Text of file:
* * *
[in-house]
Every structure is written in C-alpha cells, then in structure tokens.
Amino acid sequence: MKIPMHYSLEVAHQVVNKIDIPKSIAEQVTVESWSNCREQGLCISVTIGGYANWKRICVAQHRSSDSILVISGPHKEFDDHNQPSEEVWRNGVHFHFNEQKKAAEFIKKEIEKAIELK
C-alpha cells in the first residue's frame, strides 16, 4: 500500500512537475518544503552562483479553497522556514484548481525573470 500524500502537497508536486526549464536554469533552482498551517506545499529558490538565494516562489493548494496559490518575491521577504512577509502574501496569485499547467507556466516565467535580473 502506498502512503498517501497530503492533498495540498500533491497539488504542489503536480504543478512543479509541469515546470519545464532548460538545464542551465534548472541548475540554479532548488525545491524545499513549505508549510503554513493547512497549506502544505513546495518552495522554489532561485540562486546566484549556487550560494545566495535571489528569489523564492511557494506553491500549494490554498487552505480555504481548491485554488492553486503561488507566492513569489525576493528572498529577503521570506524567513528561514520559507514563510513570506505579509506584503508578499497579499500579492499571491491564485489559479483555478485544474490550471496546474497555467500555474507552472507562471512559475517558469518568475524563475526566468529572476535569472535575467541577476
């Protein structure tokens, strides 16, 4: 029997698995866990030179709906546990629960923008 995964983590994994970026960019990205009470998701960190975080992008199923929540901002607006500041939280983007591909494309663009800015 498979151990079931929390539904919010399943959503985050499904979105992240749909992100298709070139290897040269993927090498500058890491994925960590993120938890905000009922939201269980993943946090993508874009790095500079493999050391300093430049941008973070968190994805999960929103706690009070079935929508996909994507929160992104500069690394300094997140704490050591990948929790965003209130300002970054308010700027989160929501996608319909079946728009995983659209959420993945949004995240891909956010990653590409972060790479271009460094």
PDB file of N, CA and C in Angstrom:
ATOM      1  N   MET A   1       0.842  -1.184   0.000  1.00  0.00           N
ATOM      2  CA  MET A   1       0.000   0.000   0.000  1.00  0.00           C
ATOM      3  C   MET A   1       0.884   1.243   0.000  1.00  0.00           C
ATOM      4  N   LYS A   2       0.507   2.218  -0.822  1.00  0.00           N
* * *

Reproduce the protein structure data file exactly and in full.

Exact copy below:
[in-house]
Every structure is written in C-alpha cells, then in structure tokens.
Amino acid sequence: MKIPMHYSLEVAHQVVNKIDIPKSIAEQVTVESWSNCREQGLCISVTIGGYANWKRICVAQHRSSDSILVISGPHKEFDDHNQPSEEVWRNGVHFHFNEQKKAAEFIKKEIEKAIELK
C-alpha cells in the first residue's frame, strides 16, 4: 500500500512537475518544503552562483479553497522556514484548481525573470 500524500502537497508536486526549464536554469533552482498551517506545499529558490538565494516562489493548494496559490518575491521577504512577509502574501496569485499547467507556466516565467535580473 502506498502512503498517501497530503492533498495540498500533491497539488504542489503536480504543478512543479509541469515546470519545464532548460538545464542551465534548472541548475540554479532548488525545491524545499513549505508549510503554513493547512497549506502544505513546495518552495522554489532561485540562486546566484549556487550560494545566495535571489528569489523564492511557494506553491500549494490554498487552505480555504481548491485554488492553486503561488507566492513569489525576493528572498529577503521570506524567513528561514520559507514563510513570506505579509506584503508578499497579499500579492499571491491564485489559479483555478485544474490550471496546474497555467500555474507552472507562471512559475517558469518568475524563475526566468529572476535569472535575467541577476
């Protein structure tokens, strides 16, 4: 029997698995866990030179709906546990629960923008 995964983590994994970026960019990205009470998701960190975080992008199923929540901002607006500041939280983007591909494309663009800015 498979151990079931929390539904919010399943959503985050499904979105992240749909992100298709070139290897040269993927090498500058890491994925960590993120938890905000009922939201269980993943946090993508874009790095500079493999050391300093430049941008973070968190994805999960929103706690009070079935929508996909994507929160992104500069690394300094997140704490050591990948929790965003209130300002970054308010700027989160929501996608319909079946728009995983659209959420993945949004995240891909956010990653590409972060790479271009460094």
PDB file of N, CA and C in Angstrom:
ATOM      1  N   MET A   1       0.842  -1.184   0.000  1.00  0.00           N
ATOM      2  CA  MET A   1       0.000   0.000   0.000  1.00  0.00           C
ATOM      3  C   MET A   1       0.884   1.243   0.000  1.00  0.00           C
ATOM      4  N   LYS A   2       0.507   2.218  -0.822  1.00  0.00           N